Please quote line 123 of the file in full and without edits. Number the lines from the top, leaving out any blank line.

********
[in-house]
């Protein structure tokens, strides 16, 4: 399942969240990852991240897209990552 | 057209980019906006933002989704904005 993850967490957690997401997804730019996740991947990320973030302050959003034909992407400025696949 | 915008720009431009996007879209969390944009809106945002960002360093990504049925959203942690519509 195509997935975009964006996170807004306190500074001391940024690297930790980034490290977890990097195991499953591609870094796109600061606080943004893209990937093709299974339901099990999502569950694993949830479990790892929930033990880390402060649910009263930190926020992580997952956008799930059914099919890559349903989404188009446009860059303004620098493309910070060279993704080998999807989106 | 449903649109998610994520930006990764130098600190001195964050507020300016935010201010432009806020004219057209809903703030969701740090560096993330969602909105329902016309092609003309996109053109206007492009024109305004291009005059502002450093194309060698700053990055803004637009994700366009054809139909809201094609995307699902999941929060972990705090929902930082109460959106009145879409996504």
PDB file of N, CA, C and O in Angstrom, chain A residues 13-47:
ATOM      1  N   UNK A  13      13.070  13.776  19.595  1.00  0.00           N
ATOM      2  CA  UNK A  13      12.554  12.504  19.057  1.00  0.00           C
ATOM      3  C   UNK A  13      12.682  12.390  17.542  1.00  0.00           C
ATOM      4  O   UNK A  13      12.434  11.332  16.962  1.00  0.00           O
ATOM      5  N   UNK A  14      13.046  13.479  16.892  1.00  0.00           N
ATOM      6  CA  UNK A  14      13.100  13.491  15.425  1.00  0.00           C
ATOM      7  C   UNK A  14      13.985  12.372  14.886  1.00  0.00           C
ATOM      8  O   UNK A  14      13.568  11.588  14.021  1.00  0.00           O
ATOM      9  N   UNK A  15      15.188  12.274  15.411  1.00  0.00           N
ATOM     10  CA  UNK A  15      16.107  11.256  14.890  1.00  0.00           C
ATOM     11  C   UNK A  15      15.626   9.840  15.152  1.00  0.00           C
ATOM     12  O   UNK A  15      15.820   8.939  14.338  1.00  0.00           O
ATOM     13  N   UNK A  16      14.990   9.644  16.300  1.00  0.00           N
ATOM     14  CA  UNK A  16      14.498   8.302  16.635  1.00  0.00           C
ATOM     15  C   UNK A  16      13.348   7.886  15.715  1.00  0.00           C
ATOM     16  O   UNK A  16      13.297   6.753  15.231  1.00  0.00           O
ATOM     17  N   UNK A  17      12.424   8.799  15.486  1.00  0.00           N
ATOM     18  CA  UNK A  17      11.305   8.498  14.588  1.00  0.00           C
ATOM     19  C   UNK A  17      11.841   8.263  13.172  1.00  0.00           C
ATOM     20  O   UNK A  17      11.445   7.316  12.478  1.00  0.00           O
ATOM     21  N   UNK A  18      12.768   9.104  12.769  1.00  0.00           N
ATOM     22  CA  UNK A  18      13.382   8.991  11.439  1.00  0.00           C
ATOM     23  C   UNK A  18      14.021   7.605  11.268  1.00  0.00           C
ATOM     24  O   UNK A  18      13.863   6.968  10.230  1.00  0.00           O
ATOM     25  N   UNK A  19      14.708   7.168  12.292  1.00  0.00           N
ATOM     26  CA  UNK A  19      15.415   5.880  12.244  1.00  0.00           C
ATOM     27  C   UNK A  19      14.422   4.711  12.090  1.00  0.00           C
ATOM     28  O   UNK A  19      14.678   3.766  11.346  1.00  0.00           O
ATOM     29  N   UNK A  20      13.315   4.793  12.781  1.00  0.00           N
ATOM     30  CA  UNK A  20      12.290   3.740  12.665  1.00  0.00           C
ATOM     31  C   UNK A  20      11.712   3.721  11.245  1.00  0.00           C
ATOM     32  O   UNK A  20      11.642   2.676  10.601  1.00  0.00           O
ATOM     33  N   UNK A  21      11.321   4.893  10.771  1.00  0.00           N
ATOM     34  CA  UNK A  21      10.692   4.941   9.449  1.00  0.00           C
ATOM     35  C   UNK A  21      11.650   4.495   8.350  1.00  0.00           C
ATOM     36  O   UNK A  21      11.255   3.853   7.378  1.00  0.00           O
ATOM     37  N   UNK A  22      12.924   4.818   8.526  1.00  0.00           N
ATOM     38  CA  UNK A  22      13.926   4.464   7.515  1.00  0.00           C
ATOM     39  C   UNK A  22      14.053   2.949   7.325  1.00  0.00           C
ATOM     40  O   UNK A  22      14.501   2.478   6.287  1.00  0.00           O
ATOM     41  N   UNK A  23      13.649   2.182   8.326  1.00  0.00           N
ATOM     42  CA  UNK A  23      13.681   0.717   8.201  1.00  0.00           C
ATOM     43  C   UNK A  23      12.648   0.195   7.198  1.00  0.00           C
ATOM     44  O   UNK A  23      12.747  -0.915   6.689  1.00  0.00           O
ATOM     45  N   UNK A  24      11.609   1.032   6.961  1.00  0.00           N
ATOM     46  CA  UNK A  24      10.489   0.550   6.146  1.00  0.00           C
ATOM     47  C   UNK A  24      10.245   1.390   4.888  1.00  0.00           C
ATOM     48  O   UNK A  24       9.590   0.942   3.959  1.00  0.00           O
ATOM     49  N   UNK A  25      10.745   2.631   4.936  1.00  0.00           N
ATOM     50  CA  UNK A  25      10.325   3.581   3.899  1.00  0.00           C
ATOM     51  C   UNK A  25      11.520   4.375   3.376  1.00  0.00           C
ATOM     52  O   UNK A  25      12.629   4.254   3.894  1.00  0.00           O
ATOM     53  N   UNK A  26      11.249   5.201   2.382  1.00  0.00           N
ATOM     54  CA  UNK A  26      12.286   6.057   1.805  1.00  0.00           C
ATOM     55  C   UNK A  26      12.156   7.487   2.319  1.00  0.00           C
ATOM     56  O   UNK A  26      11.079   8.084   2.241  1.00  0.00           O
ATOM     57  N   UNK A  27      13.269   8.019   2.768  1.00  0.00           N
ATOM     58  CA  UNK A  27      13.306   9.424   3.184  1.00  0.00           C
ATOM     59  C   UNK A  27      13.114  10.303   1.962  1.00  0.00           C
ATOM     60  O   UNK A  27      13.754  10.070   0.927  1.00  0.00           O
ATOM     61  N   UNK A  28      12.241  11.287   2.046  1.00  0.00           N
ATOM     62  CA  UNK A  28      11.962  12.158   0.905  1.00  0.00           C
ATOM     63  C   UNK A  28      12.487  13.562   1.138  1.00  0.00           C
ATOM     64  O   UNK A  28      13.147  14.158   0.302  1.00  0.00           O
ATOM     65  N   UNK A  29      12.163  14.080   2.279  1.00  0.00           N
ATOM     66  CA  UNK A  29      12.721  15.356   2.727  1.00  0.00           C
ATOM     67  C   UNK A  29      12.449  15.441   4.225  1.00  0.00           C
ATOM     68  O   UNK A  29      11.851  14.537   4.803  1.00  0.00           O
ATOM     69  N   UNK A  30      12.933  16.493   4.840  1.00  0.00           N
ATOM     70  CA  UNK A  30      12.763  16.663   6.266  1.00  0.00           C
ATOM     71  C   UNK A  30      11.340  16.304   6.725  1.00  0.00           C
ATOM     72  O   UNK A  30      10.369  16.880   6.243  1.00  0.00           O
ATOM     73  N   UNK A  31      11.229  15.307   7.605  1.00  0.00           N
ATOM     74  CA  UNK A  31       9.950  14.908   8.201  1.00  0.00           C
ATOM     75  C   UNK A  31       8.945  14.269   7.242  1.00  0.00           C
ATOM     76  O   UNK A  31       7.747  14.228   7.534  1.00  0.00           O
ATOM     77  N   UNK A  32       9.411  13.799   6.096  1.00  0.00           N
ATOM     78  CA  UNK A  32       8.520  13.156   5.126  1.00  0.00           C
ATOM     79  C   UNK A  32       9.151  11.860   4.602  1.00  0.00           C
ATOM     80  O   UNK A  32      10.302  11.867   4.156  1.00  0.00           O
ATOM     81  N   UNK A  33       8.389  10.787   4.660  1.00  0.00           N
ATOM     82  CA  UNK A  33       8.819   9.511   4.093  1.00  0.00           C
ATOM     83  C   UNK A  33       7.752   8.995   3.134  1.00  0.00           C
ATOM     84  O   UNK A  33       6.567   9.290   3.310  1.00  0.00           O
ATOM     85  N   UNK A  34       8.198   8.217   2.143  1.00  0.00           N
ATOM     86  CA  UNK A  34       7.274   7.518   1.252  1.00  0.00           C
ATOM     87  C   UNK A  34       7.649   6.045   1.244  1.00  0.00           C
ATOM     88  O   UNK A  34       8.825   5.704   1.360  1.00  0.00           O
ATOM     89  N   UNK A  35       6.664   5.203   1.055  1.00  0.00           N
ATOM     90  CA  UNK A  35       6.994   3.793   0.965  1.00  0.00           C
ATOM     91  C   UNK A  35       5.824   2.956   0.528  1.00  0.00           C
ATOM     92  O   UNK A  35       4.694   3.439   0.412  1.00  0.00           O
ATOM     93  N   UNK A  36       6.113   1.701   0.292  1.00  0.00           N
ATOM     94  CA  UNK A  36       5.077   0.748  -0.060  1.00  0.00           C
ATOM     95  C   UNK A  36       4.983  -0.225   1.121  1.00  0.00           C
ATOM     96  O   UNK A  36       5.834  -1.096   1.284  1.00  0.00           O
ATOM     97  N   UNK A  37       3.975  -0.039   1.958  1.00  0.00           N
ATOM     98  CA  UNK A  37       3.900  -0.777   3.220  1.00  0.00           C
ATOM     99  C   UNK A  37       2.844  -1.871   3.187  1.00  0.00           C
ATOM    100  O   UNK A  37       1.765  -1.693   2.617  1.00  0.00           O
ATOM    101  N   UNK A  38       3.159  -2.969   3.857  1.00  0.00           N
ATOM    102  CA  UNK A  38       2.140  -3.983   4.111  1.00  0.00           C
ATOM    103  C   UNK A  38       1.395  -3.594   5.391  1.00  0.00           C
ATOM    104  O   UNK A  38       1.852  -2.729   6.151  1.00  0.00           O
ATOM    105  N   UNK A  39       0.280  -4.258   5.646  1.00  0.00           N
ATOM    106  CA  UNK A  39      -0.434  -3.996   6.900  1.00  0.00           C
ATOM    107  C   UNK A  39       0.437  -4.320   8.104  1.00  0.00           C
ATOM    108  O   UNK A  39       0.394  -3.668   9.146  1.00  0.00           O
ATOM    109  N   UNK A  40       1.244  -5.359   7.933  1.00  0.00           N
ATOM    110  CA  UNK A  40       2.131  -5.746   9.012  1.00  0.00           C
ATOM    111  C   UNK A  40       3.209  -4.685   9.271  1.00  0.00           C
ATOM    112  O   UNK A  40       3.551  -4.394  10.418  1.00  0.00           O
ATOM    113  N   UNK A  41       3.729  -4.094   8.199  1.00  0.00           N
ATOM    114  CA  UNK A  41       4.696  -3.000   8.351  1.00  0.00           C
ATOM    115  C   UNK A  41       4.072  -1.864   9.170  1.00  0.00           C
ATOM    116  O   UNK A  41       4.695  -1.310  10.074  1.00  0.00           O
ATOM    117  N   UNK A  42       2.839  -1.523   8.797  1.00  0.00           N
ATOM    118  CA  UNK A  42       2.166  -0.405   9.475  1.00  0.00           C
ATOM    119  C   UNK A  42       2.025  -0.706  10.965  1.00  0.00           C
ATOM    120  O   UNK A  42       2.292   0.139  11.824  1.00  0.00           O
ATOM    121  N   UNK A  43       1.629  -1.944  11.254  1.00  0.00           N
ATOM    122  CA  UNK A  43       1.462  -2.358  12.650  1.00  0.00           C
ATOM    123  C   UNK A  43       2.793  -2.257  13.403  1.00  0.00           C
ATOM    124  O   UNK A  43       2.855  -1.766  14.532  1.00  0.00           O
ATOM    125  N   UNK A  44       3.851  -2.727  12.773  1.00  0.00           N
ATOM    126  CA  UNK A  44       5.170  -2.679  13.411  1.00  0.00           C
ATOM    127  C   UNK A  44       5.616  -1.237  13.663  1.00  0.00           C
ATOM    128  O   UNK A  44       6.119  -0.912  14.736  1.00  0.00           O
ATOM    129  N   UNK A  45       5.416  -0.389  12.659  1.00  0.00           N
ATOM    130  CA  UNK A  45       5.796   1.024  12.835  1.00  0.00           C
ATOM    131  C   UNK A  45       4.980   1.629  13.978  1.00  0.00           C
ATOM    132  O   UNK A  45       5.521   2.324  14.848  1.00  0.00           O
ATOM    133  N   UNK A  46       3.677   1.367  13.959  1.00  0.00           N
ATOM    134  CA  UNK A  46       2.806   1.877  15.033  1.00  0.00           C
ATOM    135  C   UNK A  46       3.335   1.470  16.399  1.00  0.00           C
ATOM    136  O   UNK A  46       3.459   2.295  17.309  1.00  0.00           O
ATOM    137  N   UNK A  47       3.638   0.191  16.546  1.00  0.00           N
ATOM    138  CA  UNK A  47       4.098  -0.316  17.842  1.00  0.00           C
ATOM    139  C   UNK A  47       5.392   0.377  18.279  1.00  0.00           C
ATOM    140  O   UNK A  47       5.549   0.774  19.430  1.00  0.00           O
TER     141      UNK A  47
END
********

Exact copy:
ATOM    120  O   UNK A  42       2.292   0.139  11.824  1.00  0.00           O